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Biometrics: for good or evil?

Updated: Nov 19, 2019

Sara Bonafair, Strategist

Lauren Vaynberg, Strategy Director

Burns Group

Google recently acquired Fitbit in a $2.1 billion deal, launching a direct challenge to Apple, who controls 47% of the smartwatch market.

What is Google getting? A small amount of IP, access to a new manufacturing supply chain, and elimination of a good portion of the competition.

This adds a whole new dimension to Google’s empire with biometrics, but is this acquisition for good or evil? It could mean a number of things to brands and businesses, whether across the tech and wellness industries, or within the broader B2B or consumer sector.

Nonetheless, this shift will impact how all leverage consumer data and insights in their targeting strategies forevermore.

The Good

What are consumers getting? The same thing consumers always get from Google – accessibility. Fitbit products are likely to stay at an affordable price point, but will be upgraded with cutting-edge features to put them on par with the more robust offerings on the market from Apple, Garmin, etc.

A boon for accessibility, Google has furthered the democratization of knowledge and changed the way our society functions. Many argue the brand has become as influential as the printing press. Who needs college anymore? You can learn basically all you need to know from the internet, thanks to Google.

In the same way, this acquisition could mark the first big step towards the democratization of wellness. Google is not acquiring Fitbit to offer a better way for people who already pay $12 for green juice to calculate their anaerobic threshold. We believe Google could be the force needed to disrupt the exclusivity of the wellness industry.

At the moment a fundamental problem the wellness industry faces is that it only works for those who can afford it. Over the years, a storm has been brewing to make health and wellness more inclusive, from the body-positive movement, to telemedicine and walk-in clinics, to the proliferation of natural and organic in the mainstream. Nonetheless, no one product or advancement has truly revolutionized perceptions of who qualifies for self-betterment. In America, the wellness divide is as deep as our socio-economic divide.

This is not only unfair, but also limits wellness brands’ consumer base. Maybe not out of fairness, but Google may have what it takes to break the pursuit of consumers’ “best selves” out of the hands of the elite and into those of the masses!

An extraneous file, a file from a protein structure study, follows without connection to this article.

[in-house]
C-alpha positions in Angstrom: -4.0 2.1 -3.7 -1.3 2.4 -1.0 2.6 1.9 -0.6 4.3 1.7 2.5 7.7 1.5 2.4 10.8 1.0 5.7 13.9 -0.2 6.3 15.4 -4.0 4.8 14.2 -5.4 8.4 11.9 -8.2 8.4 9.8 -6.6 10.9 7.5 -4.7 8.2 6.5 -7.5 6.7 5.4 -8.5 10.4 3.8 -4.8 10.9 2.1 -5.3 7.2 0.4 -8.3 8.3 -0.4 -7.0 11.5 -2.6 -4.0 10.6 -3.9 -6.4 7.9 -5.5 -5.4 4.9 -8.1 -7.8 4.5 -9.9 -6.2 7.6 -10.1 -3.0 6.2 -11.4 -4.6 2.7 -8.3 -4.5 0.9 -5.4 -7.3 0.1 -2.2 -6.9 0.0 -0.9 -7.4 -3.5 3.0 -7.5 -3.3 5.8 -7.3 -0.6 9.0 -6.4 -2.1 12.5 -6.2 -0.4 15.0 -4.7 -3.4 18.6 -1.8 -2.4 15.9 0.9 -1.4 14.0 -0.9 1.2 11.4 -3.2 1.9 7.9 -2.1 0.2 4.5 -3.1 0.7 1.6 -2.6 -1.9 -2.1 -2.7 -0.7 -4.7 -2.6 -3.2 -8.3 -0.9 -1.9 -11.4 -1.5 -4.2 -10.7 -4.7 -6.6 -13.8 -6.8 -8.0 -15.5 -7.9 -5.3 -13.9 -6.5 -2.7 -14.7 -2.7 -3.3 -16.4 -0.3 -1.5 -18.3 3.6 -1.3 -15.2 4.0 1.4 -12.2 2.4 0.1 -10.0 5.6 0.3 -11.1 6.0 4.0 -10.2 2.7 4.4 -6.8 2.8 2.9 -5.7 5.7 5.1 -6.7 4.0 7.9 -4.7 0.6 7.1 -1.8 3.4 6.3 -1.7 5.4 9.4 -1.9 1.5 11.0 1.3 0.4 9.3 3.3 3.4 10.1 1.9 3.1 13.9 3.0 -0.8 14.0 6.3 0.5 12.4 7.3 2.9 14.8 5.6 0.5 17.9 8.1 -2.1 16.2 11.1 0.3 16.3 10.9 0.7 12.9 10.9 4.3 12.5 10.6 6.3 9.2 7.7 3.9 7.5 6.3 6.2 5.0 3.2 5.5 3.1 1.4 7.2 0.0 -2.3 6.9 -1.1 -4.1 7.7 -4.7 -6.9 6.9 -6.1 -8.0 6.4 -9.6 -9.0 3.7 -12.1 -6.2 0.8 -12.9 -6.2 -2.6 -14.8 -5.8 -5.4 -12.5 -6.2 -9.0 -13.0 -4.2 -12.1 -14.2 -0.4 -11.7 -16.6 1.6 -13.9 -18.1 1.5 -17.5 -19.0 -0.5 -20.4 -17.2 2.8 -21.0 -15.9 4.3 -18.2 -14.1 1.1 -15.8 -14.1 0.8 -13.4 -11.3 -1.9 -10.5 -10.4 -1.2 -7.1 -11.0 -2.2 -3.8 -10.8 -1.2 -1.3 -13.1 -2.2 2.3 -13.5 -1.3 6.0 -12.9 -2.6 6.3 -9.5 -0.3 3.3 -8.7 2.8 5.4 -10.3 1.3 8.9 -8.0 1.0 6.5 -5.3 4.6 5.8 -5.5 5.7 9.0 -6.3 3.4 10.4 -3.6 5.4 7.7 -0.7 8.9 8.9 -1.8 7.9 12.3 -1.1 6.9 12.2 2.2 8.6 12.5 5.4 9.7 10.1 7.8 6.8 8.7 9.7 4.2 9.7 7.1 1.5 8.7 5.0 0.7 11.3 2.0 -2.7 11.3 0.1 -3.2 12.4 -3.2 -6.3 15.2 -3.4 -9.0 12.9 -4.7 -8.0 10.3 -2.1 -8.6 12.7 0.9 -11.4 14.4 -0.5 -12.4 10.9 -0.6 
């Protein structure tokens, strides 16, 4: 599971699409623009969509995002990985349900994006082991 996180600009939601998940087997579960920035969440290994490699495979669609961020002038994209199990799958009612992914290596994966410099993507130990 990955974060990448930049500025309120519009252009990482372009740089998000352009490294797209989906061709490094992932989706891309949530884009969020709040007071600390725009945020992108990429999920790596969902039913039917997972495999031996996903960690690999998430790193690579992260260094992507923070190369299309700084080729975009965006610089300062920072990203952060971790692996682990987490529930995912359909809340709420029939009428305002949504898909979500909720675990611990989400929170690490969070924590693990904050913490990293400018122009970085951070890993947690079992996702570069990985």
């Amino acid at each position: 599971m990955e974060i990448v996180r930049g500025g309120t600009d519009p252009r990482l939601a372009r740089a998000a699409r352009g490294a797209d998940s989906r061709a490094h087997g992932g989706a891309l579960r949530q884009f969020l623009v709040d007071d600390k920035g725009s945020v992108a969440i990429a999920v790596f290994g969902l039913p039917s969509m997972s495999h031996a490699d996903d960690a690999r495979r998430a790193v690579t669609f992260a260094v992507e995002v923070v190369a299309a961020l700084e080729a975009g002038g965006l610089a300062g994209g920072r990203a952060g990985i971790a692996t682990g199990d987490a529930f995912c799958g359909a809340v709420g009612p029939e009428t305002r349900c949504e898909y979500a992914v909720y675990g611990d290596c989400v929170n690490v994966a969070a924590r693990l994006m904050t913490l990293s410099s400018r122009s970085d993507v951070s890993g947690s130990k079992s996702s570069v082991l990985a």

This is a huge opportunity for lesser known wellness brands to scale their businesses and benefit from Google’s reach. No longer will marketers feel limited to exclusively target slim white Lululemon clad women with images of themselves. This potential paradigm shift would open the door for a whole new realm of creative strategies and latitude for creative activations.

The Evil

On the flip side, with this acquisition Google will now be able to capture more personal information than ever before. Our every step, our heart rate, our sleep patterns. This is not just about tracking wellness, it’s the data of well…us. Biometrics are the measure of our most fundamental human behaviors. So while this data helps us learn more about ourselves, who else will be learning about us? Should we feel empowered or violated?

The privacy of biometrics is not yet regulated. What’s more, with Google at the wheel this data will undoubtedly be paired with their existing deep files on each of us. In theory wellness data could be aggregated in a way it has never been. Google will be able to define more specific consumer segments and benchmarks of actions. This is a dream come true for marketers, right? For once they have access to actual behavior, rather than reported research which can be biased.

While personalization and anticipation are valued by consumers, brands need to walk the fine line between spotting a suspected issue and a perceived one. Will a few nights of bad sleep mean you’re being targeted for a sleep aid ad? Will upping your steps result in new sneakers appearing in search? If you aren’t that active, will Google be recommending fitness classes in your area? It’s one thing if you’re searching with intent and these ads pop up, and another if Google is measuring your actions and deciding for you. Advertisers and brands have a responsibility to preserve user privacy - with great power comes great responsibility.

So as you can see there’s an opportunity to embrace the good in Google creating a path to wellness for everybody and an in-road for future prospects of the wellness economy. What the increasingly powerful tech marketers have at their fingertips, it’s important to balance the value of targeting (and micro-targeting) with the risk of breaching consumers’ privacy and trust.


Photo source:

(Kiyoshi Ota/Bloomberg News)

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